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Aston Martin Vulcan

Discussion in 'The Aston Martin Lounge' started by Afghan, Feb 13, 2015.

  1. Afghan

    Afghan Member

    Cool name, even cooler premise. The video above, ladies and gentlemen, showcases just how feral the brand new Aston Martin‘Vulcan' will sound. We'll give you a moment.

    Sounds exciting, doesn't it? It's only a teaser, with the official reveal of this brand-new Aston set for the upcoming Geneva Motor Show on 3 March.

    Until then, we've only got this noise, and a few crumbs from our Gaydon sources. We're told the Vulcan will be the most extreme car in Aston's long and storied history - that's 102 years - which puts it in some mighty powerful company.

    It'll be a track-only supercar, with a production run limited to less than 30 models, and is inspired by Aston's motorsport programme. Engine? With it being the most extreme Aston ever, we'd expect some iteration of the firm's venerable V12, possibly pushing out as much as the 740bhp of the One-77.

    It will be rear-wheel-drive, lightweight, and fast. Expect a 0-62mph time in the low threes, and a Big Number top speed.

    We'll bring you more as soon as Aston lets it slip.


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    • Rolf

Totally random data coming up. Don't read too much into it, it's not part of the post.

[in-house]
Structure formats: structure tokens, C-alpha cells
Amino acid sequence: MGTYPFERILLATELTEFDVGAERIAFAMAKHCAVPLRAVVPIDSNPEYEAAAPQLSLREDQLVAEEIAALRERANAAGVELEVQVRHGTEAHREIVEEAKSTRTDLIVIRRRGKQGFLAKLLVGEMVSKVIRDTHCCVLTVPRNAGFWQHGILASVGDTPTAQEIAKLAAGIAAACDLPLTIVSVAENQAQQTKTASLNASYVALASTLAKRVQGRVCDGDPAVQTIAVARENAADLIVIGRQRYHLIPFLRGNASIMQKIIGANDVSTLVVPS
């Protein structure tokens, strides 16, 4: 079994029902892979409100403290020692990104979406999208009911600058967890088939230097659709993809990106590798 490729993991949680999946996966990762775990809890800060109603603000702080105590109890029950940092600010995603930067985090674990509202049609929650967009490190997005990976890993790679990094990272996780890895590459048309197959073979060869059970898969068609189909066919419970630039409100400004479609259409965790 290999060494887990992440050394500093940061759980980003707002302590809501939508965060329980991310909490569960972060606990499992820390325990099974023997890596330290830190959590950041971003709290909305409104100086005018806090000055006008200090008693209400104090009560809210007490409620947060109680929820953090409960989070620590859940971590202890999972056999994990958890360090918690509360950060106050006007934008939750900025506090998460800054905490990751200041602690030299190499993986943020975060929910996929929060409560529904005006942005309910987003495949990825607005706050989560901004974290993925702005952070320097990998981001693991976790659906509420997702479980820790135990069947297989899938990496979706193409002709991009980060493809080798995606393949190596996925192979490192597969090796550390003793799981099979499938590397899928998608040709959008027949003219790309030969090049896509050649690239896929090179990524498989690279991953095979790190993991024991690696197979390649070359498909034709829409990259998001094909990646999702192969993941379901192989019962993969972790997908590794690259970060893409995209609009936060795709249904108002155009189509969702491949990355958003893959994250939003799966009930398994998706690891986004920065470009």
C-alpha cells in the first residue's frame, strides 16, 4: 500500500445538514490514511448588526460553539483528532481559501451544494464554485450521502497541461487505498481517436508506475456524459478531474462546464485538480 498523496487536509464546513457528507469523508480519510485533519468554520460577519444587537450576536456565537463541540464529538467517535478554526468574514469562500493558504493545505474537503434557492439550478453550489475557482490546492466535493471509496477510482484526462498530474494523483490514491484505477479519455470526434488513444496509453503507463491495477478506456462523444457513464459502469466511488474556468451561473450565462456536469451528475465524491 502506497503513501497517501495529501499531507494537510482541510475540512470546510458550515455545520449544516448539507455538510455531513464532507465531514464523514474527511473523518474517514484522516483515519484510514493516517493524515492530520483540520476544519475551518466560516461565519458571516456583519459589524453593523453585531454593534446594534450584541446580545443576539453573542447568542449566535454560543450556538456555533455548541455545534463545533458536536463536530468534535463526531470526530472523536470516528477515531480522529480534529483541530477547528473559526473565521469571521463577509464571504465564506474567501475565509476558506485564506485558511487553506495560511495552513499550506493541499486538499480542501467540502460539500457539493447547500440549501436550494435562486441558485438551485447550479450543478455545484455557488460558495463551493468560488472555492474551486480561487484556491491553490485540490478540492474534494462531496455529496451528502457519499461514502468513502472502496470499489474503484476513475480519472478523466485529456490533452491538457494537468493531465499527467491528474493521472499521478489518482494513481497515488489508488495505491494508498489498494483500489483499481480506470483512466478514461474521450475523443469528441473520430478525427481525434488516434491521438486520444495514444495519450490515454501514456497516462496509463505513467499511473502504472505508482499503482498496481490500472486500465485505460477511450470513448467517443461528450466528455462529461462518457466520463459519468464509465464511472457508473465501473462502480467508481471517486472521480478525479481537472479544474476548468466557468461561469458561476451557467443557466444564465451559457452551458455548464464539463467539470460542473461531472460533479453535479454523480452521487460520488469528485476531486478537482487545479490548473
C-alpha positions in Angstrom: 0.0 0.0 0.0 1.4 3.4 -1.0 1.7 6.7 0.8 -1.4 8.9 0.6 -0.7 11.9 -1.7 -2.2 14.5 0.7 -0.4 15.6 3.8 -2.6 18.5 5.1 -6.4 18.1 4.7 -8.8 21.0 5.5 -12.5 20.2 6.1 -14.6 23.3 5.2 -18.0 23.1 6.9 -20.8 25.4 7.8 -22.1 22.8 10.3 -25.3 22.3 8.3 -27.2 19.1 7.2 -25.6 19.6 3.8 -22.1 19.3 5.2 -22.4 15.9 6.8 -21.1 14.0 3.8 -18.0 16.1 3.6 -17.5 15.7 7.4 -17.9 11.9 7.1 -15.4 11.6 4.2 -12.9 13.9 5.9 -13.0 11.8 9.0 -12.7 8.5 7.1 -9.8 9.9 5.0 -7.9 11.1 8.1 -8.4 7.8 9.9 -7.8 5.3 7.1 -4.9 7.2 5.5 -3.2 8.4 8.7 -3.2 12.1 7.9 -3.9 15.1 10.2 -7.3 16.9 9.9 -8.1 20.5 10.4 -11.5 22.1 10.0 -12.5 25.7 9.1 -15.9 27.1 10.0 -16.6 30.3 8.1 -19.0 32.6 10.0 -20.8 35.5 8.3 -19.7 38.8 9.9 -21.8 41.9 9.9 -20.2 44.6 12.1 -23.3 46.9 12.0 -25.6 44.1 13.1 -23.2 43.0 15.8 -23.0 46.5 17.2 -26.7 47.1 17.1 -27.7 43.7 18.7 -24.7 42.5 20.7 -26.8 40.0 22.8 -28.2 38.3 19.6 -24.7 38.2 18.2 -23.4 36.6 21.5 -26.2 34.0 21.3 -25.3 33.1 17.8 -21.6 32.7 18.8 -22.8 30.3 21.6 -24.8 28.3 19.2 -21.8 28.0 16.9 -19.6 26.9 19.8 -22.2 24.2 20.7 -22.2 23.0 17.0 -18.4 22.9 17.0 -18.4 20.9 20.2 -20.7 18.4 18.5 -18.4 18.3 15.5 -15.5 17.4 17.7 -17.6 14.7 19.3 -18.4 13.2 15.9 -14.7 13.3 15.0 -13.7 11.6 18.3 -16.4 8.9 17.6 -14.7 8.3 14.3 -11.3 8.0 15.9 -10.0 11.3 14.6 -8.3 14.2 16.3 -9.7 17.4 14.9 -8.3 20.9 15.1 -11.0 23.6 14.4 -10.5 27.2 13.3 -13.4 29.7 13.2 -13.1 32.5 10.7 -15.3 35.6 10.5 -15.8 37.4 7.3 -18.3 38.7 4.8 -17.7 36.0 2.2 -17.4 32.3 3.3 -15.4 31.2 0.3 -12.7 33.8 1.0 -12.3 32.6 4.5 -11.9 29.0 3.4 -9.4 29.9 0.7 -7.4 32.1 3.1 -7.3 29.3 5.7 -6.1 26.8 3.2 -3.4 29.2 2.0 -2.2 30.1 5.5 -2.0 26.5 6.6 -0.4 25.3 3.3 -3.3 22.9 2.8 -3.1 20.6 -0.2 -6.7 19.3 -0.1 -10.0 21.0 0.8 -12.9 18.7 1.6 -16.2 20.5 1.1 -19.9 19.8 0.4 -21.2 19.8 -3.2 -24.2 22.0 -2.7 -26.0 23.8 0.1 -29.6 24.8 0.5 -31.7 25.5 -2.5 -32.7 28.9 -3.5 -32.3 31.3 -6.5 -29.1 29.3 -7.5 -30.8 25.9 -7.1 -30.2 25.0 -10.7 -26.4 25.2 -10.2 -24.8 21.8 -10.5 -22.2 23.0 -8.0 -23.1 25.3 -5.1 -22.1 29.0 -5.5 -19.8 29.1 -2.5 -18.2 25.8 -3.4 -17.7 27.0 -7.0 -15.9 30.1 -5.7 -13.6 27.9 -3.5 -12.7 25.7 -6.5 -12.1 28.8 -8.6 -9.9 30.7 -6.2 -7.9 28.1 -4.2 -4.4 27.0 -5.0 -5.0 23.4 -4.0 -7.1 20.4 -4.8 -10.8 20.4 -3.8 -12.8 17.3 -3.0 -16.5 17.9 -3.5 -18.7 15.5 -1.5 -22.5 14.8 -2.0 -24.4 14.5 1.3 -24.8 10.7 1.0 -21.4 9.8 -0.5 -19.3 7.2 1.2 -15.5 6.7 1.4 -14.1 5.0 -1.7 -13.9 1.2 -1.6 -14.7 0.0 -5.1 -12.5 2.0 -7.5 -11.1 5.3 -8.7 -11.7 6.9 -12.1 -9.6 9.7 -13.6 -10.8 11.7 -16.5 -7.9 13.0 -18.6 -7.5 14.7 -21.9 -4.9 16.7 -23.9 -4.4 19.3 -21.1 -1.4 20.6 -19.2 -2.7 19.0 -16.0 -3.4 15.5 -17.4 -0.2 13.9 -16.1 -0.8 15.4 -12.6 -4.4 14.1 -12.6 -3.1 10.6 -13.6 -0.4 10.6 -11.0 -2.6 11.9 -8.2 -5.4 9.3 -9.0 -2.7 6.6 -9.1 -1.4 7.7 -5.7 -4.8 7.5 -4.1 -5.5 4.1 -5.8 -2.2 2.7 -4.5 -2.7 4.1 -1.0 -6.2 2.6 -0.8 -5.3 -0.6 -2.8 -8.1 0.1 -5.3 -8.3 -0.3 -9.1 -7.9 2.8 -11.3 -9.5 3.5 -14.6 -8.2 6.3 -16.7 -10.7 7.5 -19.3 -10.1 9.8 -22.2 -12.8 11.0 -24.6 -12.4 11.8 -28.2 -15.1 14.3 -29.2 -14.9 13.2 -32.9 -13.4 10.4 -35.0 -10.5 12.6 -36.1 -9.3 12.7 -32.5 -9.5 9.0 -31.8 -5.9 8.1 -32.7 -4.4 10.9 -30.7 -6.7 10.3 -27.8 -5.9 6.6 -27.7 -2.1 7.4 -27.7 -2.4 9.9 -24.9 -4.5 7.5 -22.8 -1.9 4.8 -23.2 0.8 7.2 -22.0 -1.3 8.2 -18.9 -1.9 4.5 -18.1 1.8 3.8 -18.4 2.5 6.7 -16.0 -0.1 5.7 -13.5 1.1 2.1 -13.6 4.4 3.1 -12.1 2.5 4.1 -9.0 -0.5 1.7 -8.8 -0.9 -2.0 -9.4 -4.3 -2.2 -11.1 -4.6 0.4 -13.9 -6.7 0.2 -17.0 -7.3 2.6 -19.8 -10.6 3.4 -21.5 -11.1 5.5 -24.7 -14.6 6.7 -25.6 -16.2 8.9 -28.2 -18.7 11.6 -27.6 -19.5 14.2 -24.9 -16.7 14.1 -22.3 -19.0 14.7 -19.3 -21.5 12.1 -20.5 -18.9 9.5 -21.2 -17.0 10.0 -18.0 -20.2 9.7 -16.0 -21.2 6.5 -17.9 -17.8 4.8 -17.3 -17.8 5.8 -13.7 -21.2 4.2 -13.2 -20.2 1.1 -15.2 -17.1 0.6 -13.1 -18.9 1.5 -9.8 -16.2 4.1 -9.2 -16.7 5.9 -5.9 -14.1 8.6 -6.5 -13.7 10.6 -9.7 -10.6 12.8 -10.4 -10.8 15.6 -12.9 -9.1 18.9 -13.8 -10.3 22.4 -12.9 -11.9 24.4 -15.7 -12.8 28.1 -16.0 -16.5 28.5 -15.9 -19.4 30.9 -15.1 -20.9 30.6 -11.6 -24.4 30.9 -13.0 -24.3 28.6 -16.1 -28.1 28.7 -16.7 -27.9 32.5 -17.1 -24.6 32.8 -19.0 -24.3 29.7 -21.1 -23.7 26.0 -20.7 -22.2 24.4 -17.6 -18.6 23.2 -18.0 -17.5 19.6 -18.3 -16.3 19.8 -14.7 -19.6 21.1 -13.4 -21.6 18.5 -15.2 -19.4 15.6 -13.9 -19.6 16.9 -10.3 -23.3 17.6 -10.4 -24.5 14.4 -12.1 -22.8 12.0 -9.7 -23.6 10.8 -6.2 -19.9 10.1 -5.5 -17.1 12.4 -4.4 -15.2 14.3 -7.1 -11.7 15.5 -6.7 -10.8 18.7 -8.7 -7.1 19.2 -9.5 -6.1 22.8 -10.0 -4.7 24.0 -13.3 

Rolf Well-Known Member

      The engine sounds great but that name, it sounds like the car should belong to Spock from Star Trek! Captain Kirk will be happy!:cool::D
    • Betty Swollocks

      Betty Swollocks Well-Known Member

      "Vulcan" is a great name. Reminds me of one of the great British "V-Bombers" built for the Cold War.

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      • Giannis

        Giannis Global Moderator / Editor Staff Member

        What is this supposed to be? Top-of-the-line sportscar?
      • lafars

        lafars Active Member

        can't wait to see it at geneva :D
      • KiwiRob

        KiwiRob Active Member

        Track only supercar, I guess they want a slice of the Ferrari FXX action.
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        • JHF

          JHF Well-Known Member

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          • Mr Robert

            Mr Robert Global Moderator Staff Member

            When will they do a new design for the tail lights?
          • Wunderkind

            Wunderkind Active Member

            When they can afford it.
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            • SDNR

              SDNR Well-Known Member

              He he ....that's a bit naughty.

              Still, Aston should be congratulated for their sterling effort in an industry dominated by powerful corporatate giants
              Last edited: Feb 20, 2015
            • SCOTT27

              SCOTT27 Well-Known Member Contributing Member

              Vulcan just sounds quintessentially British...
              Like this flying Beast.